A longtime reader asks why I haven't had anything to say on the proposed bailout of the auto industry. My first response is that I don't know the first thing about that stuff. But then, when has that ever stopped me from giving an opinion? So there must be some other reason I've been laying off. I think I know what it is: I'm genuinely conflicted.
Clearly, as corporations, the Big Three deserve to die. Their products have developed a well-earned reputation for being expensive, inefficient, unreliable and unattractive relative to their competitors. They have stubbornly refused to face the reality of the environmental concerns which now drive many of their would-be customers, and in fact would lobby the government to their dying breath to fight regulations (CAFE standards) and opportunities (the electric car) that may have saved their asses had they only embraced change instead of combating it.
On the other hand, we can't remove the cancer that is this corporate incompetence without doing great damage to workers and communities that don't deserve it, compounding the country's economic horror along the way. We would be sending the employees of these companies - and of the companies that depend on them for business, literally millions - to the unemployment line. And there is no booming manufacturing industry waiting to snap these people up, many of whom lack the education and training to quickly find another kind of work. We're talking about second and third generation factory workers, who traded in their chance at higher education for a union job that would help support a middle-class family. If we let these companies fall, the corporate executives who so miserably failed will be just fine. But we will be taking an entire region of the Midwest that is already struggling and decimate it, and send dependent pockets around the country crumbling.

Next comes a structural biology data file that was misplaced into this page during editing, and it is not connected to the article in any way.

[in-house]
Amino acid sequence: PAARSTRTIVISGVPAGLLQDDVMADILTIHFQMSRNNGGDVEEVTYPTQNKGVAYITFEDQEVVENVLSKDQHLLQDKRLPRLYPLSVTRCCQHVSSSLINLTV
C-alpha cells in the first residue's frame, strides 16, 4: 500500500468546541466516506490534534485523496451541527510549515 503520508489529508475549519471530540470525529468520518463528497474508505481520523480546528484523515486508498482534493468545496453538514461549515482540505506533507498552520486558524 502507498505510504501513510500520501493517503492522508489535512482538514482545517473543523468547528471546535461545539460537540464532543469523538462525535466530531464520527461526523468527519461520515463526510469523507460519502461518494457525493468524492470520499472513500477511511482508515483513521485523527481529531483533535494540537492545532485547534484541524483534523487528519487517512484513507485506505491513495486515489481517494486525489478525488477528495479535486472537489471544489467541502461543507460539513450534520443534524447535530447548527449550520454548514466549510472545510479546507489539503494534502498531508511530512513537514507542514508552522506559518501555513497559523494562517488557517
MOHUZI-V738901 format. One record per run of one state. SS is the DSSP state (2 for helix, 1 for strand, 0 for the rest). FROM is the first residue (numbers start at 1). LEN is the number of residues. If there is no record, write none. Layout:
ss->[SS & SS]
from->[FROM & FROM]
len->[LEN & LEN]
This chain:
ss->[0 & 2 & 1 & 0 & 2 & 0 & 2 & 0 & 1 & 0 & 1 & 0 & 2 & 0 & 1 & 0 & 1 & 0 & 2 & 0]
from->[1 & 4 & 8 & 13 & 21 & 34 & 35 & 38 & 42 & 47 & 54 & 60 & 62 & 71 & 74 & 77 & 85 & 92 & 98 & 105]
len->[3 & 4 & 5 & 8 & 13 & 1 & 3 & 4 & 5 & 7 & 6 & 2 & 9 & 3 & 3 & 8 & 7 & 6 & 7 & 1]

Wesley Clark has another point as well. Suppose that during World War II, for example, we didn't have an auto manufacturing base in this country?
So, if it sounds like I'm leaning toward supporting a bailout I guess I am. But I do admit that I wonder if we wouldn't be better off in the long run re-building from scratch, investing in startup auto companies that emphasize electric and hybrid plug-ins and the chance to lead the global industry rather than always stumbling a few steps behind.
Of course, we should do both, right? Offer money to the Detroit auto industry but with significant strings attached. But how many times lately have we heard "No Blank Check" only to find out that's exactly what we've written. It's as if the government hasn't tied a regulatory knot in so long it just doesn't remember how to attach strings to corporate money.
So, if it sounds like I'm also leaning against a bailout, well sometimes I am. But in the end, I can't be one to support a plan that devastates that much of our economy. If I thought we could rebuild a manufacturing base from scratch in a few years, as opposed to the generation or 2 I suspect it would take, I would be more for letting GM get its comeuppance. Today, anyway, I'm hoping some middle road gets the job done more quickly and less painfully. But consider me persuadable.